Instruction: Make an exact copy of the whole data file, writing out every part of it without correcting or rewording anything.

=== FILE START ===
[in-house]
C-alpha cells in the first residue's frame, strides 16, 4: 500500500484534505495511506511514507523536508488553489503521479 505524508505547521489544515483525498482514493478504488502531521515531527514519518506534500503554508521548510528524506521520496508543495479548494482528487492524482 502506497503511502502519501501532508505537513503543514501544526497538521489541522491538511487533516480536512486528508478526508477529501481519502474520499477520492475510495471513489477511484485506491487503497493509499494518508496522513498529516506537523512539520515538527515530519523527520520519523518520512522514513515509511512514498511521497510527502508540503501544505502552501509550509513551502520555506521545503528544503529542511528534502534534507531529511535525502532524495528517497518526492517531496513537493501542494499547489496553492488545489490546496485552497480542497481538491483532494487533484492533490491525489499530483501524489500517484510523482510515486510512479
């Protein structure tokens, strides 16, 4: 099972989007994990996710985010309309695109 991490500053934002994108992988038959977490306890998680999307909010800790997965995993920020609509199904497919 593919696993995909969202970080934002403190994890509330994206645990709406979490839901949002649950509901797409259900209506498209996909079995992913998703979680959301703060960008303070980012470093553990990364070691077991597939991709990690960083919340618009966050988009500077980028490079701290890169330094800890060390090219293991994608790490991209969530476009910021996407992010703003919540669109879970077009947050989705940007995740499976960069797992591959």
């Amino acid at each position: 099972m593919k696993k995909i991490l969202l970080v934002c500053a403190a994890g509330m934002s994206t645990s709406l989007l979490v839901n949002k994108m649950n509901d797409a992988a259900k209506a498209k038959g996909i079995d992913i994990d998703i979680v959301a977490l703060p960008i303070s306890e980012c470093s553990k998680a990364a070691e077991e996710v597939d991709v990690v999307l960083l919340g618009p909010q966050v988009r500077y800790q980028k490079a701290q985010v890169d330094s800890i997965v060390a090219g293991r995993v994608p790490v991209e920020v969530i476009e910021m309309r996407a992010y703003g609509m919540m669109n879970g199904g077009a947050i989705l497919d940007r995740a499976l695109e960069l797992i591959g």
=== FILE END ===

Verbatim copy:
[in-house]
C-alpha cells in the first residue's frame, strides 16, 4: 500500500484534505495511506511514507523536508488553489503521479 505524508505547521489544515483525498482514493478504488502531521515531527514519518506534500503554508521548510528524506521520496508543495479548494482528487492524482 502506497503511502502519501501532508505537513503543514501544526497538521489541522491538511487533516480536512486528508478526508477529501481519502474520499477520492475510495471513489477511484485506491487503497493509499494518508496522513498529516506537523512539520515538527515530519523527520520519523518520512522514513515509511512514498511521497510527502508540503501544505502552501509550509513551502520555506521545503528544503529542511528534502534534507531529511535525502532524495528517497518526492517531496513537493501542494499547489496553492488545489490546496485552497480542497481538491483532494487533484492533490491525489499530483501524489500517484510523482510515486510512479
């Protein structure tokens, strides 16, 4: 099972989007994990996710985010309309695109 991490500053934002994108992988038959977490306890998680999307909010800790997965995993920020609509199904497919 593919696993995909969202970080934002403190994890509330994206645990709406979490839901949002649950509901797409259900209506498209996909079995992913998703979680959301703060960008303070980012470093553990990364070691077991597939991709990690960083919340618009966050988009500077980028490079701290890169330094800890060390090219293991994608790490991209969530476009910021996407992010703003919540669109879970077009947050989705940007995740499976960069797992591959």
């Amino acid at each position: 099972m593919k696993k995909i991490l969202l970080v934002c500053a403190a994890g509330m934002s994206t645990s709406l989007l979490v839901n949002k994108m649950n509901d797409a992988a259900k209506a498209k038959g996909i079995d992913i994990d998703i979680v959301a977490l703060p960008i303070s306890e980012c470093s553990k998680a990364a070691e077991e996710v597939d991709v990690v999307l960083l919340g618009p909010q966050v988009r500077y800790q980028k490079a701290q985010v890169d330094s800890i997965v060390a090219g293991r995993v994608p790490v991209e920020v969530i476009e910021m309309r996407a992010y703003g609509m919540m669109n879970g199904g077009a947050i989705l497919d940007r995740a499976l695109e960069l797992i591959g």